OpenSSH (the package including ssh) includes more than just ssh.
OpenSSH is a FREE version of the SSH connectivity tools that technical users of the Internet rely on.
Users of telnet, rlogin, and ftp may not realize that their password is transmitted across the Internet unencrypted, but it is.
OpenSSH encrypts all traffic (including passwords) to effectively eliminate eavesdropping, connection hijacking, and other attacks.
Additionally, OpenSSH provides secure tunneling capabilities and several authentication methods, and supports all SSH protocol versions.
The OpenSSH suite replaces rlogin and telnet with the ssh program, rcp with scp, and ftp with sftp.
Also included is sshd (the server side of the package), and the other utilities like ssh-add, ssh-agent, ssh-keysign, ssh-keyscan, ssh-keygen and sftp-server.
I often use ssh to connect to machines and run programs and backups etc...
SFTP is also useful ( a secure version of FTP) for transferring files.
The client side of ssh is installed with many Linux and UNIX OS's as it is now considered as an important program.
To connect to an ssh server you simply open a terminal and type:
bash$ ssh user@server-address
If the username on the server/ remote machine is the same as the current machine you can simply type:
bash$ ssh server-address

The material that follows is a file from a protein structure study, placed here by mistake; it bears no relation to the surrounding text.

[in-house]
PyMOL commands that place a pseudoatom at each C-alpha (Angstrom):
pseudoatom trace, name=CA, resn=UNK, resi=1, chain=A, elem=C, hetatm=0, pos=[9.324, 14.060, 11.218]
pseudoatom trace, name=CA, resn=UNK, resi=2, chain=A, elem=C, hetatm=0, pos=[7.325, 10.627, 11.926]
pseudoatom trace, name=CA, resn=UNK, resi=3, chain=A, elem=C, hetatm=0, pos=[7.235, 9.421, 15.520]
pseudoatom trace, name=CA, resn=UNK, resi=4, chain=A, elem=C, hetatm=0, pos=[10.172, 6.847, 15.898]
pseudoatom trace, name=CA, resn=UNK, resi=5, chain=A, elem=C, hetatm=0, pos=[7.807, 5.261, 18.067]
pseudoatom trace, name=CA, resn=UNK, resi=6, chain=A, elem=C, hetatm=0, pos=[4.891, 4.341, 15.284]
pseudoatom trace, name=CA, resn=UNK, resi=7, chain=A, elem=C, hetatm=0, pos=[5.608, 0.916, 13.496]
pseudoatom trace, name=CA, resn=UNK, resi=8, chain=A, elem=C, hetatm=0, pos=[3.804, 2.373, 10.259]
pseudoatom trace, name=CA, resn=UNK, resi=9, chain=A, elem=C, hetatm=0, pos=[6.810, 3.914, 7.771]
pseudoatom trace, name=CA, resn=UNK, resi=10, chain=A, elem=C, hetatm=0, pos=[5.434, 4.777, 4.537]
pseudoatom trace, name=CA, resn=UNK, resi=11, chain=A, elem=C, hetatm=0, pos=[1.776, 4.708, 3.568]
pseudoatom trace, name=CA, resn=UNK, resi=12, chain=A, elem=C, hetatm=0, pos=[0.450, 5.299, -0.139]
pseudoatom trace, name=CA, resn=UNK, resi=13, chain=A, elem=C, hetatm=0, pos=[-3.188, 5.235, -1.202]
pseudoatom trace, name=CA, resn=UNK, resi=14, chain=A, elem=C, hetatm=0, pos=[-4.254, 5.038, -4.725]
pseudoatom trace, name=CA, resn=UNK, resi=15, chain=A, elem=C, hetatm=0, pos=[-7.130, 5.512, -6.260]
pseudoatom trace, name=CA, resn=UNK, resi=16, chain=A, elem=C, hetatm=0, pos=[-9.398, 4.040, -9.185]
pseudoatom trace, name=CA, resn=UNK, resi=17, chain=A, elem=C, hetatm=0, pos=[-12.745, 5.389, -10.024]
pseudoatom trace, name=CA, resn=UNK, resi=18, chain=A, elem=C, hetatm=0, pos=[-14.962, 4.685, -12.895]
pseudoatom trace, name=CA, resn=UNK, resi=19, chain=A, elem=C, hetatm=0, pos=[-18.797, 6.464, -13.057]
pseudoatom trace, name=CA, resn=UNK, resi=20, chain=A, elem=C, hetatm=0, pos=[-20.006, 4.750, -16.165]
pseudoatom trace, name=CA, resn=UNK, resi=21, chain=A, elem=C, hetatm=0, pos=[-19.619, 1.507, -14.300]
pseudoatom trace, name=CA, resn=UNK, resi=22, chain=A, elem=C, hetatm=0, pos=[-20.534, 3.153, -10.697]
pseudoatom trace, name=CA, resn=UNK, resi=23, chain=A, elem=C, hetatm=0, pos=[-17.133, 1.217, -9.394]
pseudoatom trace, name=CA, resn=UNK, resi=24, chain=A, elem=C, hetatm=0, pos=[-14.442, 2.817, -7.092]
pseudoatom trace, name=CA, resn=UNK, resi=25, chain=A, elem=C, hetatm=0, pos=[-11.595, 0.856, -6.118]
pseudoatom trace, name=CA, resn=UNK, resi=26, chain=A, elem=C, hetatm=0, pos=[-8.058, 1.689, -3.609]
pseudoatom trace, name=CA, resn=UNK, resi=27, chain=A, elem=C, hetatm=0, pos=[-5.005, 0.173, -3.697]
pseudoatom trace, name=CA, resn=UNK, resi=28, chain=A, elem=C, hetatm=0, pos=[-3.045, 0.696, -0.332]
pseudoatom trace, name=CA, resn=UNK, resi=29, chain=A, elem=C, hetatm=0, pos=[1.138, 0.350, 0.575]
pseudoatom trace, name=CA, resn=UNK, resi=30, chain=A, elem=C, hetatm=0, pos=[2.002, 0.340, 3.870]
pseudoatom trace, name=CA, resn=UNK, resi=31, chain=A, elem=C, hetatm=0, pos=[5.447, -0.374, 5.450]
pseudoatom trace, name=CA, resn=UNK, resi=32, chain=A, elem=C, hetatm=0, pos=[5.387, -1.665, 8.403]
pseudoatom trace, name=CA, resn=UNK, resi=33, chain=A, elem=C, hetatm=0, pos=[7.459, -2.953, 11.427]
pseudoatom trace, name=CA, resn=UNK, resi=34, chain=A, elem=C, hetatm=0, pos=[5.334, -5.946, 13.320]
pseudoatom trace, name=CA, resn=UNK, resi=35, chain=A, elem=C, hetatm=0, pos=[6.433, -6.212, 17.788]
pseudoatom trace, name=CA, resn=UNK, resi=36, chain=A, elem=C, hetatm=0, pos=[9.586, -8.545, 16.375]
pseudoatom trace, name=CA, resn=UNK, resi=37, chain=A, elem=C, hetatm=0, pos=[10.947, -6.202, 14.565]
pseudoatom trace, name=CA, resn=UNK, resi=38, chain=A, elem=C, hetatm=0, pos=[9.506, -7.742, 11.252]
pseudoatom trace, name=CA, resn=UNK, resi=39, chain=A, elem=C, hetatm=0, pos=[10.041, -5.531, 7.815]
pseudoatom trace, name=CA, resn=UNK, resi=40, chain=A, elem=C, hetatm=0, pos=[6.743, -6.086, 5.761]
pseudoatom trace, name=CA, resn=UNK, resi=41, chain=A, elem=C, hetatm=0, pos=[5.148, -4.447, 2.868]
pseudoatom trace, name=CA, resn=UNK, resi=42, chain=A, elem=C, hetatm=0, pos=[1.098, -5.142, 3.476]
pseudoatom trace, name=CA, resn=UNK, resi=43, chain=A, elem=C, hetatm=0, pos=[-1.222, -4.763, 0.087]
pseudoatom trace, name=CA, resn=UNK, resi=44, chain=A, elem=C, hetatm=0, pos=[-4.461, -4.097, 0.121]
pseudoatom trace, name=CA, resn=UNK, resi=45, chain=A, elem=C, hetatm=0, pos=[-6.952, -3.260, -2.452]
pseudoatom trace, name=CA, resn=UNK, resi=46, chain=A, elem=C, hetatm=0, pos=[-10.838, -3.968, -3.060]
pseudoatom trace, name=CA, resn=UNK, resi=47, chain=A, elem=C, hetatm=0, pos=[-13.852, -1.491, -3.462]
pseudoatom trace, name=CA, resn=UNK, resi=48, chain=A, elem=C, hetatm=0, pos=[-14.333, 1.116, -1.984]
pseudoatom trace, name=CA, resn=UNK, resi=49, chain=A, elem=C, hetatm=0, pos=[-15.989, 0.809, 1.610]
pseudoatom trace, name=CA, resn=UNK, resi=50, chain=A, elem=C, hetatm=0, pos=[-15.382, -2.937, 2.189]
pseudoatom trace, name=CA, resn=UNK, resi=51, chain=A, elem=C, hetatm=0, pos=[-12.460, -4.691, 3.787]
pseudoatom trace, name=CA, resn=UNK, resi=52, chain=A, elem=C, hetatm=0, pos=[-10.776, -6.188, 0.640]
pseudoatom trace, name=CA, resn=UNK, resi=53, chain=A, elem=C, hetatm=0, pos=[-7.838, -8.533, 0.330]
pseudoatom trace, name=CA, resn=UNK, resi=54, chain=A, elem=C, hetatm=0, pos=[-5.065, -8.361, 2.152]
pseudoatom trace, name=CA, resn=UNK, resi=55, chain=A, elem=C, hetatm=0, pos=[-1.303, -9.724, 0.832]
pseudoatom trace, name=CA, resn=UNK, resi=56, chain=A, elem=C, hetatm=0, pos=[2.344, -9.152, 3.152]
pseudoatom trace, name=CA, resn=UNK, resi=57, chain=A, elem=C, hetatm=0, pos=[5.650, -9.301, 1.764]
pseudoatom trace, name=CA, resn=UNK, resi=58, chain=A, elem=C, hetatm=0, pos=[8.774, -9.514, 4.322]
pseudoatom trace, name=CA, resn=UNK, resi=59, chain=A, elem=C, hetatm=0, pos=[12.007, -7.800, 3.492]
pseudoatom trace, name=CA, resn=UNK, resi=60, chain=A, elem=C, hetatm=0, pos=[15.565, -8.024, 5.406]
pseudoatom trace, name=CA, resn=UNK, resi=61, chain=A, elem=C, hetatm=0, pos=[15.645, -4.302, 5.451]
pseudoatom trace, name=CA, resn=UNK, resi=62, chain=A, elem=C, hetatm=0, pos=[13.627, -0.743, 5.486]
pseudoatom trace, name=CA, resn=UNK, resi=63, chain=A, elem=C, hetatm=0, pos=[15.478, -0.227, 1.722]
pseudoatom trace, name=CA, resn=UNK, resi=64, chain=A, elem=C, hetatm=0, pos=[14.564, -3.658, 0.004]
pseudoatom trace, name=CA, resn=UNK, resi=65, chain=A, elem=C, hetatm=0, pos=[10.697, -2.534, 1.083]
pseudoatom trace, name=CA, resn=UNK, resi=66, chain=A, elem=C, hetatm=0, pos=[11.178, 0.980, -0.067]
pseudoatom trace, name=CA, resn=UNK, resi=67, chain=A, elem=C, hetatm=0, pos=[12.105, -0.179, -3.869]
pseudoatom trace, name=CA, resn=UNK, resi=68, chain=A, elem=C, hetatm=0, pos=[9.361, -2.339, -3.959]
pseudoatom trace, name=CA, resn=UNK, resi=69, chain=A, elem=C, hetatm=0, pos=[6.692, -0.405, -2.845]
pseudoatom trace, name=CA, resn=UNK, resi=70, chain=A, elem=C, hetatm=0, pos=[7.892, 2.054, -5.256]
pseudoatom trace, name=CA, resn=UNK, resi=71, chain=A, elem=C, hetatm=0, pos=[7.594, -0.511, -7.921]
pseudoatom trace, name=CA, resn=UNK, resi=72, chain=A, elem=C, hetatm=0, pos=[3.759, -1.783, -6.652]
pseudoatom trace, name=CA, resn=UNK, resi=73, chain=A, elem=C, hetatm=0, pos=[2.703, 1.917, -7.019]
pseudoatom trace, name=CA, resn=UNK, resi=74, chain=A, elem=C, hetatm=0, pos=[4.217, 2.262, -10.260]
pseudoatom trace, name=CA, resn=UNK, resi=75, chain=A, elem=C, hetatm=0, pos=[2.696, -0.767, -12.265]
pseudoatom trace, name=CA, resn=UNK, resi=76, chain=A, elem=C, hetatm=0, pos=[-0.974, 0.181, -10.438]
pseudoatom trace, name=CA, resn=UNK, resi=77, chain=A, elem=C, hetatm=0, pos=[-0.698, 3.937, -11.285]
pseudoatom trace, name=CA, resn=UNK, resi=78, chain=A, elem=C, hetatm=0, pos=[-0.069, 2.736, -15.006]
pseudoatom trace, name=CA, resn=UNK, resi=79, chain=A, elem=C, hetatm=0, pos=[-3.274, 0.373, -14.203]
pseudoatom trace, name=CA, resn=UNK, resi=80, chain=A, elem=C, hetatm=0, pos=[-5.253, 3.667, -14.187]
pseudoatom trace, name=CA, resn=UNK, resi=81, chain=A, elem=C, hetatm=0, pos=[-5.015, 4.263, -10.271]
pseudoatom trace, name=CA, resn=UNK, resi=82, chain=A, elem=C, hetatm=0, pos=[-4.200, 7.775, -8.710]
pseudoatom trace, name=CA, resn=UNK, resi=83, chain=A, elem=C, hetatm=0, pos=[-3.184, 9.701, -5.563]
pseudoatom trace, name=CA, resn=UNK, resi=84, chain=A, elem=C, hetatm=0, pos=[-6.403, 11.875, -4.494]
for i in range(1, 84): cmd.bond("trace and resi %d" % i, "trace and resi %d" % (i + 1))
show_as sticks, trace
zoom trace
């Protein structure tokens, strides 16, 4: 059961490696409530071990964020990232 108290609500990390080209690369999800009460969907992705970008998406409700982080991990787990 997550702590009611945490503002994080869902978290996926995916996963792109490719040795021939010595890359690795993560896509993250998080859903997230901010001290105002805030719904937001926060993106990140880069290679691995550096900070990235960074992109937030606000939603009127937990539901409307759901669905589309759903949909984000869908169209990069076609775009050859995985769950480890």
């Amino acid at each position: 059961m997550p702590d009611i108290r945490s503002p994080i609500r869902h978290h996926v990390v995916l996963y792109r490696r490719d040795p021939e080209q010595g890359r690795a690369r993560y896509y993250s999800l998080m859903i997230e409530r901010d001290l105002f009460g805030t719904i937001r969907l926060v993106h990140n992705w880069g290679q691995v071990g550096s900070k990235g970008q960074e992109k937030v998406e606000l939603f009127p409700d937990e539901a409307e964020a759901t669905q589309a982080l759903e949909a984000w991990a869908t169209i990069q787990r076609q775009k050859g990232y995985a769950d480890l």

bash$ ssh 192.168.1.2
bash$ ssh firstname.lastname@example.org
You could also use:
bash$ ssh 192.168.1.2 -l joebloggs
By default ssh uses port 22 so you may have to set this as an exception in your firewall.
You can however pipe ssh through another port with -p.
Also if the server IP is named in your hosts file /etc/hosts, you can then use the server's name instead of IP address.
bash$ ssh joebloggs@joebloggs-computer
The ssh help dialogue:
bash$ help ssh
usage: ssh [-1246AaCfgKkMNnqsTtVvXxY] [-b bind_address] [-c cipher_spec]
[-D [bind_address:]port] [-e escape_char] [-F configfile]
[-i identity_file] [-L [bind_address:]port:host:hostport]
[-l login_name] [-m mac_spec] [-O ctl_cmd] [-o option] [-p port]
[-R [bind_address:]port:host:hostport] [-S ctl_path]
[-w local_tun[:remote_tun]] [user@]hostname [command]
To set your machine up as an ssh server, to allow connections to your computer, you can simply install package sshd and set it to run as a DAEMON or at startup if your OS doesn't do it automatically.
People will have to know your password to connect to you computer so its quite secure.
Just make sure you use a good password.
(Resources at the top of this log are from: http://www.openssh.com/ )